Hepatitis, Biology


Hepatitis is defined as degenerative/ inflammatory processes of the liver. The clinical manifestations associated with hepatic dysfunctions results from impairment in the maintenance of sugar levels, formation of plasma proteins, formation and excretion of bile salts and excretion of bile pigments, formation of prothrombin and detoxification and excretion of toxic substances including photodynamic substances.

Etiology: Depending on the etiology, liver dysfunction may be termed toxic hepatitis, infectious hepatitis, nutritional hepatitis, congestive hepatitis and parasitic hepatitis. Toxic hepatitis is caused by inorganic poisons like copper, arsenic, phosphorus, and organic poisons like carbon tetrachloride, hexachlorethane and chloroform. Poisonous plants like Lantana camara, and fungi Aspergillus flavus also cause hepatitis. Infectious hepatitis is caused by Chlamydia sp., Histoplasma or Salmonella sp. Nutritional hepatitis occurs due to methionine deficiency but is not very common in farm animals. Vitamin E and selenium deficiency also lead to hepatitis. Cobalt deficiency is a common cause of hepatitis in sheep. Congestive hepatitis occurs due to the congestive heart failure. Parasitic hepatitis is caused by liver fluke infestation and migrating larvae of Ascaris sp.

Clinical signs: Hepatitis is manifested by depression or excitement, anorexia to inappetance, jaundice, diarrhoea or constipation, muscular weakness, abdominal pain, ascites, photosensitization, haemorrhagic diathesis and recumbency. Nervous signs include head pressing, dummy syndrome and arching of back.

Diagnosis: Hepatitis is diagnosed by palpation, percussion, biopsy, and liver function tests including estimation of bile pigment level in urine and serum. Galactose tolerance test is done to evaluate carbohydrate metabolism. Enzyme function tests include analysis of AST (alanine animotransferase), SDH (sorbitol dehydrogenase), LDH (lactose dehydrogenase), argnisase and ALP (alkaline phosphatase). Measurement of icterus index is done to ascertain the severity of jaundice. Organic anion dye clearance/ retention test, glucose tolerance test, measurement of protein profile, radiological and liver biopsy examinations are also useful in its diagnosis. In canines, it can be detected by measuring levels of uric acid and blood ammonia.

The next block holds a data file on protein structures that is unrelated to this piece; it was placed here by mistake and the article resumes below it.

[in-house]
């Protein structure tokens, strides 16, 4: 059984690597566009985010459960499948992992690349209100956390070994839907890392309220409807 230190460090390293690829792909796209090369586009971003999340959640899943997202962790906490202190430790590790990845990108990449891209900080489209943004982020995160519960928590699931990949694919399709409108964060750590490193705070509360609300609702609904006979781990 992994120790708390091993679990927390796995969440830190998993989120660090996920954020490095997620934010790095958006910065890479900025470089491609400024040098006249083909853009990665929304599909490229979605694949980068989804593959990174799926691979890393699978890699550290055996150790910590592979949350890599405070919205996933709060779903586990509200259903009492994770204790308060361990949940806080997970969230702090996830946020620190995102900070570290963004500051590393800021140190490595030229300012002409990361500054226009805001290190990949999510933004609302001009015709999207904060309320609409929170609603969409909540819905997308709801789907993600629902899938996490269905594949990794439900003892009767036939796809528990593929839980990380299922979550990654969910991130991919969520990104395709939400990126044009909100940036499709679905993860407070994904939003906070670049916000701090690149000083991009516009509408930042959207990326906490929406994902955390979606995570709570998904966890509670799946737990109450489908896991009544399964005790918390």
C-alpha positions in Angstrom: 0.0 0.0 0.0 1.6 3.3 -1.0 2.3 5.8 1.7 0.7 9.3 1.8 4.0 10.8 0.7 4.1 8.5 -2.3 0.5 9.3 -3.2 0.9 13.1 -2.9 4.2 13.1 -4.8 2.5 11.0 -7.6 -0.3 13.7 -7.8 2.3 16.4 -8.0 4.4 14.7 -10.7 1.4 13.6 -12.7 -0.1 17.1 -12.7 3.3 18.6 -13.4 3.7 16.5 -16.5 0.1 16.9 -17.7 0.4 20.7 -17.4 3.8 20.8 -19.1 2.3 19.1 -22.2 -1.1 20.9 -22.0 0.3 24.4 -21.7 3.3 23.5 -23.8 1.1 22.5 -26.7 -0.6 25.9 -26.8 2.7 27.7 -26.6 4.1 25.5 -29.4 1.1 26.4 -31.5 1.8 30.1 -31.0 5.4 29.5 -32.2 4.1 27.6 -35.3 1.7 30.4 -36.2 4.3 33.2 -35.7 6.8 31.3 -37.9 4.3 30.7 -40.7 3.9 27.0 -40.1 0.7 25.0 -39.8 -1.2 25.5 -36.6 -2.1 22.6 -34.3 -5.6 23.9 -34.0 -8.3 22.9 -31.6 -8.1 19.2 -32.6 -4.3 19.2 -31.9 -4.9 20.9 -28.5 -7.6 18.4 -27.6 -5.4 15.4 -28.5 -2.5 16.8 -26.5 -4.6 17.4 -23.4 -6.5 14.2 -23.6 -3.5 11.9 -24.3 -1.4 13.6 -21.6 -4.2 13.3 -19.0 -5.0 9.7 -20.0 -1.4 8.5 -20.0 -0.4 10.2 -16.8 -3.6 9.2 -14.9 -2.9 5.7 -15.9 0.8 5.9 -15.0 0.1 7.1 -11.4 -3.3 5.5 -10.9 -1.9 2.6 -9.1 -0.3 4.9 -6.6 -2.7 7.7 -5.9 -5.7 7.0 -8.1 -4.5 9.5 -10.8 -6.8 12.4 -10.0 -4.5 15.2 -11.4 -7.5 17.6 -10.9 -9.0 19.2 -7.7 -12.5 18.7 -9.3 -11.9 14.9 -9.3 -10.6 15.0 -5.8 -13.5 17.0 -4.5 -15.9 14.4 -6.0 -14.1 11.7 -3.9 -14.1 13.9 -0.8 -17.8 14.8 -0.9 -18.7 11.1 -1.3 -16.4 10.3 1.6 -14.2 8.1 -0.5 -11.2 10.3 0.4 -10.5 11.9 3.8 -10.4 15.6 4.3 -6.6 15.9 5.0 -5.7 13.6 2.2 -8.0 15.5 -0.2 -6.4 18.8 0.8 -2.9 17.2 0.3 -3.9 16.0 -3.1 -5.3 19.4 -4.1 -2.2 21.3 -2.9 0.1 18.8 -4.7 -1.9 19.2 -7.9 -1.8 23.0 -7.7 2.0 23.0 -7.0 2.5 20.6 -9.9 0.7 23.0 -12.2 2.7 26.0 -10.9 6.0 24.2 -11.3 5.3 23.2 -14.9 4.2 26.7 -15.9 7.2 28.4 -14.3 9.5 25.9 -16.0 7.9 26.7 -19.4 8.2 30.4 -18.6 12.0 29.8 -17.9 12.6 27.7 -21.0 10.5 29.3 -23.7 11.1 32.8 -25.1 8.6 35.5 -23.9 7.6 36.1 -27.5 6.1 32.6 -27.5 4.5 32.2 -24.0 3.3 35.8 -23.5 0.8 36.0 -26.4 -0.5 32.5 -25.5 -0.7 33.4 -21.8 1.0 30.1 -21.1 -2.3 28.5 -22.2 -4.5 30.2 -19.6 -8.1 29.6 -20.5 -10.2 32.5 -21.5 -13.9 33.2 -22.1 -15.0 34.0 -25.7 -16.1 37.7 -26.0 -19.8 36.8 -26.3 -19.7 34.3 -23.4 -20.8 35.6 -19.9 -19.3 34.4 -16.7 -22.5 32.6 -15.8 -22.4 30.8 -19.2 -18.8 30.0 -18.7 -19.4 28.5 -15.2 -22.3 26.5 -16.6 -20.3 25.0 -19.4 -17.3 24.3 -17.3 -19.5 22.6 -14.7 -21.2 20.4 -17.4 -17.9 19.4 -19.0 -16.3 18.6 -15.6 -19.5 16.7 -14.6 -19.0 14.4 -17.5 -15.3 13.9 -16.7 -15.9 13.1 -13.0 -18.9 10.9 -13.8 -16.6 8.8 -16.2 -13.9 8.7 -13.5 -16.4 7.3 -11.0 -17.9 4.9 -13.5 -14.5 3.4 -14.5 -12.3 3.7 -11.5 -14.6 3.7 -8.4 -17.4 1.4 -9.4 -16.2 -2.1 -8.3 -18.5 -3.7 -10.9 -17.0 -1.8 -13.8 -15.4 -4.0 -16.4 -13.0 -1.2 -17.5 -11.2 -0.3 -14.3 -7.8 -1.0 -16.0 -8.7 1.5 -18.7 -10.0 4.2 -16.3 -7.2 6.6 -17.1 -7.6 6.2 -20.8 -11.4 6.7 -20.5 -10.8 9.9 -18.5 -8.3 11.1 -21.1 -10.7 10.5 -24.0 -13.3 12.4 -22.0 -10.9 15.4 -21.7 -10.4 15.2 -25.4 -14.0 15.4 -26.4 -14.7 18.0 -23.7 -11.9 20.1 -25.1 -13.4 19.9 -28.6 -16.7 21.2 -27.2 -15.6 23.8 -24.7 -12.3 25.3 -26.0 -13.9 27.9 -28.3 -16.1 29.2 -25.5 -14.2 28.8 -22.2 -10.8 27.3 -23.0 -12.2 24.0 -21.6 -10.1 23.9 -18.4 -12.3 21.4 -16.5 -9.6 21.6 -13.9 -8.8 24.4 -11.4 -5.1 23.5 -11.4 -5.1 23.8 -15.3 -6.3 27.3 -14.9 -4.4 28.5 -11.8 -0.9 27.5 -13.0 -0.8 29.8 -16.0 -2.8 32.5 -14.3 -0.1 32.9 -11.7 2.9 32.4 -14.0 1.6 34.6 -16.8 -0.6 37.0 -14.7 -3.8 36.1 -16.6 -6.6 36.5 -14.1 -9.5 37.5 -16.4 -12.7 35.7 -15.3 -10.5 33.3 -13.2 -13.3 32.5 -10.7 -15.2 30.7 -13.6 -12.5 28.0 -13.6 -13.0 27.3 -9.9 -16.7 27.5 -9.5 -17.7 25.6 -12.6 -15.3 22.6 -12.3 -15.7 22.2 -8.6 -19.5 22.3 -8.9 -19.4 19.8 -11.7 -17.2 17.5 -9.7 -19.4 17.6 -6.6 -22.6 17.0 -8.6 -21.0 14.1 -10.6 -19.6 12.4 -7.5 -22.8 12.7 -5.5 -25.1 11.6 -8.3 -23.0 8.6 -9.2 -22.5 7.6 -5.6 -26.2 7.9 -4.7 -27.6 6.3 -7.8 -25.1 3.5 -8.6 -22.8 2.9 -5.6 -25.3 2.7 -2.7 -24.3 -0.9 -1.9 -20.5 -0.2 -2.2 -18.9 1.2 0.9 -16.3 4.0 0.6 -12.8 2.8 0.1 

Treatment: Protein and protein hydrolysate should be avoided. Diet should be rich in carbohydrate and low in protein and fat. Neomycin, chlorotetracycline and calcium can be given orally. Liver tonics may be given continuously either by oral route or by intramuscular injection.

Posted Date: 9/19/2012 1:03:16 AM | Location : United States

Related Discussions:- Hepatitis, Assignment Help, Ask Question on Hepatitis, Get Answer, Expert's Help, Hepatitis Discussions

Write discussion on Hepatitis
Your posts are moderated
Related Questions
Explain Phenylephine and Methoxamine in amyl nitrite ? They have opposing effects to amyl nitrite as they increase the systemic BP. phenylephine due to its shorter duration of

Primary Production - Ecosystem Energy accumulated by plants during photosynthesis is called production or more specifically primary production. It is the first and the basic f

Q. What are the three kinds of respiration in which the circulatory system transports gases? The circulatory system has an important role in branchial respiration, cutaneous re

Oxidation Some enzymes which have the sulfhydryl (-SH)  group in  the catalytic site are very sensitive to oxidation. Due  to oxidation of  the  -SH  group  by  aerial  oxygen

1- Describe the function of enzymes in catalyzing biological reactions ? 2-Descride enzymes ' role in reducign activation energy?

Ecosystems are so varied in form and structure that whatever has a distinct community of its own, can be called an ecosystem eg. A crop field, grass land, barks etc. all the ecosys

Biochemical Changes Many workers have tried to follow the biochemical changes that precede flowering and result in meristems which give rise to flowers instead of vegetative s

TYPE S -   There are present three types of muscle fibres:   1.      Striped or striated or skeletal or voluntary muscles.   2.      Unstriped or non-striated o